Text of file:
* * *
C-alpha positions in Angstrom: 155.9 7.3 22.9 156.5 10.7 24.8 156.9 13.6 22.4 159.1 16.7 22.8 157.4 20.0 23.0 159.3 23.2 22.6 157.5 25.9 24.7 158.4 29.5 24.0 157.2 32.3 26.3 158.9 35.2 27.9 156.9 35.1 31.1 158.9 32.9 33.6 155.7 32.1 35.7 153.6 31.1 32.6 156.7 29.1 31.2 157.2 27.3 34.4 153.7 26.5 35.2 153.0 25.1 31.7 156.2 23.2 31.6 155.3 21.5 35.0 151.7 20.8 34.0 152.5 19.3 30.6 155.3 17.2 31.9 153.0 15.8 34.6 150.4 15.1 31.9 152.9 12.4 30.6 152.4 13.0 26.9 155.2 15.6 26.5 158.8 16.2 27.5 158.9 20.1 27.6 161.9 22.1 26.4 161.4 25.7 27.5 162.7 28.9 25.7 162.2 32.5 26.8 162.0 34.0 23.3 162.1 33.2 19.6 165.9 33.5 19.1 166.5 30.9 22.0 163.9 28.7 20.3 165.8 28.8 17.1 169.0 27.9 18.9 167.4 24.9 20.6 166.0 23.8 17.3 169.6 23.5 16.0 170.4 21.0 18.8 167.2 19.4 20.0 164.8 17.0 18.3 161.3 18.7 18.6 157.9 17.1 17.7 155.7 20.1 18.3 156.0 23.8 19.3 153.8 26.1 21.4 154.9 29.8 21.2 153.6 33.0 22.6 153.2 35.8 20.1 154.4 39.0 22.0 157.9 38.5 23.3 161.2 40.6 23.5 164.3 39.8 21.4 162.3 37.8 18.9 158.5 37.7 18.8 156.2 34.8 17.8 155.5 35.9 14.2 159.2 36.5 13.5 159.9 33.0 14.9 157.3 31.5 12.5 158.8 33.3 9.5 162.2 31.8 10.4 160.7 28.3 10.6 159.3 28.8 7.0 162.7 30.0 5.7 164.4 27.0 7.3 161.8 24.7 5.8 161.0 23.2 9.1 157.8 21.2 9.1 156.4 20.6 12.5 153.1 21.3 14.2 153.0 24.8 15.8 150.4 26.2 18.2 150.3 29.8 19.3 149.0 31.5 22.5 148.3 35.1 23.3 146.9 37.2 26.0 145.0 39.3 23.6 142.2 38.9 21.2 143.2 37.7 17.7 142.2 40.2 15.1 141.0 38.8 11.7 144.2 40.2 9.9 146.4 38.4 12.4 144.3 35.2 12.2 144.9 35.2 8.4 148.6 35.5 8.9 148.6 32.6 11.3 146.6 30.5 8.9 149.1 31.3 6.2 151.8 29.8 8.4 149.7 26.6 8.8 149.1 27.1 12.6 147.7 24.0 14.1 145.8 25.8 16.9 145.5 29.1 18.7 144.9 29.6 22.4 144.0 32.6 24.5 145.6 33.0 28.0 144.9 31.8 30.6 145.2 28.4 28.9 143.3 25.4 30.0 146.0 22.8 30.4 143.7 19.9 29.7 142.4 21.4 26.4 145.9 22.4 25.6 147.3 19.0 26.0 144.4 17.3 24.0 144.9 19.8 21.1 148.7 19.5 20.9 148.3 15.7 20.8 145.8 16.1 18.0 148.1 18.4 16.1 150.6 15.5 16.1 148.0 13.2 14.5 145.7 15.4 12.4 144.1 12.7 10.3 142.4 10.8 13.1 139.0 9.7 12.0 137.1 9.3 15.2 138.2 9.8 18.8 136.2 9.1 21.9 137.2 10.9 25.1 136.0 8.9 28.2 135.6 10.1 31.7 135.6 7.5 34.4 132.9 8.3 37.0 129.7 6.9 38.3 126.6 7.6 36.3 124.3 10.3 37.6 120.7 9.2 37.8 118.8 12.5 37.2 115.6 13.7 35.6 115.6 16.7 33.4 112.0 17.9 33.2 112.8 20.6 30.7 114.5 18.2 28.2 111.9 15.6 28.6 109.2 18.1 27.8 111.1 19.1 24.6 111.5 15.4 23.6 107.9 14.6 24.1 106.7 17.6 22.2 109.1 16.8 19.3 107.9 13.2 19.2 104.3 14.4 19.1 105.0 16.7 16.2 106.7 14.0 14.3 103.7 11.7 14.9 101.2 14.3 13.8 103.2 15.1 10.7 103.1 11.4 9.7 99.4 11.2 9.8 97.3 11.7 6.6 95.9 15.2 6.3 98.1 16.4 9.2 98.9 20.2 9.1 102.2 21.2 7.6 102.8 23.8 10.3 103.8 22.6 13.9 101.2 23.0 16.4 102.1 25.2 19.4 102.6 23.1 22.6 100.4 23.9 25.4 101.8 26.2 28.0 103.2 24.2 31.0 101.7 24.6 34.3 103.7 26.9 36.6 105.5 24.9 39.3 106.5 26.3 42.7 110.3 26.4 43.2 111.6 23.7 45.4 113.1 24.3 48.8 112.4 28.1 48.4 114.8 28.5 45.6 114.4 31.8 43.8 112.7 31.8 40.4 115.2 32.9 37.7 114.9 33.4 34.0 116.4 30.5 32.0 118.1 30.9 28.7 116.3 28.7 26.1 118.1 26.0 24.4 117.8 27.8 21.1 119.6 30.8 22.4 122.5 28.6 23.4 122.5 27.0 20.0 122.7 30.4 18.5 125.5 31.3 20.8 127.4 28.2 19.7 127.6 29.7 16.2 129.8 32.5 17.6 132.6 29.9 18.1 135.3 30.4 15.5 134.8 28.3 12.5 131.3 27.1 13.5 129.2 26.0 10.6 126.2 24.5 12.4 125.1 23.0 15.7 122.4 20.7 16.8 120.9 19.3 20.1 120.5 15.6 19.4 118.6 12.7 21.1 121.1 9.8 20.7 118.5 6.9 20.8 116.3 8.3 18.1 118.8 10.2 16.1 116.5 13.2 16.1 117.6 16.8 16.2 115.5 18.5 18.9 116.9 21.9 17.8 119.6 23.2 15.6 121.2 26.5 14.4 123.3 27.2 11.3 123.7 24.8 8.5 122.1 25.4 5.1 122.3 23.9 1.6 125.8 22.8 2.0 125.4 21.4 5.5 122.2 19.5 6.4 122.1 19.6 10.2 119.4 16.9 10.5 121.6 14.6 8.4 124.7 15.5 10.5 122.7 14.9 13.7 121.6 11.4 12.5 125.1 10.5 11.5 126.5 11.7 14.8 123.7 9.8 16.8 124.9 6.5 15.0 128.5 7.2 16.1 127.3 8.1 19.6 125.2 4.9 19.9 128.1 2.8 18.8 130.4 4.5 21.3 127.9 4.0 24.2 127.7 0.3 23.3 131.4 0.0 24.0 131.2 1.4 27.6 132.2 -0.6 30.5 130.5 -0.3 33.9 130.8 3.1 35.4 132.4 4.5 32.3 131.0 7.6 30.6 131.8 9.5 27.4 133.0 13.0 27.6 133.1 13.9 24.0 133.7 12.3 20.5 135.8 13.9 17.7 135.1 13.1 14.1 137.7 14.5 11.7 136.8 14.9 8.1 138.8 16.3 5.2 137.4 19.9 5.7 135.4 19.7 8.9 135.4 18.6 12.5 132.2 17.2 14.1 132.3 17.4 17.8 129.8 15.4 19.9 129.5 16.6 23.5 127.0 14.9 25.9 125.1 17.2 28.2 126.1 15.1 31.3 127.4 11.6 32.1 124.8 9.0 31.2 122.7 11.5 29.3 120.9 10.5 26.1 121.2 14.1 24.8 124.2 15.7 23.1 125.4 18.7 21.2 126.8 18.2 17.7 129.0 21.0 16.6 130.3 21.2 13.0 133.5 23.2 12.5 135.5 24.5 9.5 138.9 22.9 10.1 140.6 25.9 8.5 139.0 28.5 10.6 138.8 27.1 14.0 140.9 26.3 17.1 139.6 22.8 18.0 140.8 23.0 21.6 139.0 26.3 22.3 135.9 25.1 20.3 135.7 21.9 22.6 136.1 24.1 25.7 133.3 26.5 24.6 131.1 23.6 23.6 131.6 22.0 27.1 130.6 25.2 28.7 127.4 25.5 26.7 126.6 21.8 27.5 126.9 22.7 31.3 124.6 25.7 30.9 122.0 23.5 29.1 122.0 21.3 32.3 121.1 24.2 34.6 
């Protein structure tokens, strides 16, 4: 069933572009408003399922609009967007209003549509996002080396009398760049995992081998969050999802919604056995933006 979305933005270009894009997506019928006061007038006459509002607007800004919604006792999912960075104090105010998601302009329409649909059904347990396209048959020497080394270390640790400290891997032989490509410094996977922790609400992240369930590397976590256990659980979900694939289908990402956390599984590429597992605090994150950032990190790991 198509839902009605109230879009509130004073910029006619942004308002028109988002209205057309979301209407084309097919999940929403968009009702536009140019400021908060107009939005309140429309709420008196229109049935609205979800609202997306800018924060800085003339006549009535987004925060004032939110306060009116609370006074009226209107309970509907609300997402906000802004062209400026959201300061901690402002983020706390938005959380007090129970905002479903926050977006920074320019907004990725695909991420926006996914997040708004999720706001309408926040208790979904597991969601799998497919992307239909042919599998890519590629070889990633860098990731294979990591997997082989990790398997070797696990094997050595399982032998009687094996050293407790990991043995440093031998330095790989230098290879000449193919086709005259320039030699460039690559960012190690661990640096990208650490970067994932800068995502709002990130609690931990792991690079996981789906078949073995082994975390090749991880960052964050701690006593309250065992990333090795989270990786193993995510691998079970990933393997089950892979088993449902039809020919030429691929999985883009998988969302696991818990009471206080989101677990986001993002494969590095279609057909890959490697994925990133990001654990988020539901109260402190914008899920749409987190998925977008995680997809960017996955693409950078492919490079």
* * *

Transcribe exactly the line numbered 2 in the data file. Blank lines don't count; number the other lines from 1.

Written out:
């Protein structure tokens, strides 16, 4: 069933572009408003399922609009967007209003549509996002080396009398760049995992081998969050999802919604056995933006 979305933005270009894009997506019928006061007038006459509002607007800004919604006792999912960075104090105010998601302009329409649909059904347990396209048959020497080394270390640790400290891997032989490509410094996977922790609400992240369930590397976590256990659980979900694939289908990402956390599984590429597992605090994150950032990190790991 198509839902009605109230879009509130004073910029006619942004308002028109988002209205057309979301209407084309097919999940929403968009009702536009140019400021908060107009939005309140429309709420008196229109049935609205979800609202997306800018924060800085003339006549009535987004925060004032939110306060009116609370006074009226209107309970509907609300997402906000802004062209400026959201300061901690402002983020706390938005959380007090129970905002479903926050977006920074320019907004990725695909991420926006996914997040708004999720706001309408926040208790979904597991969601799998497919992307239909042919599998890519590629070889990633860098990731294979990591997997082989990790398997070797696990094997050595399982032998009687094996050293407790990991043995440093031998330095790989230098290879000449193919086709005259320039030699460039690559960012190690661990640096990208650490970067994932800068995502709002990130609690931990792991690079996981789906078949073995082994975390090749991880960052964050701690006593309250065992990333090795989270990786193993995510691998079970990933393997089950892979088993449902039809020919030429691929999985883009998988969302696991818990009471206080989101677990986001993002494969590095279609057909890959490697994925990133990001654990988020539901109260402190914008899920749409987190998925977008995680997809960017996955693409950078492919490079």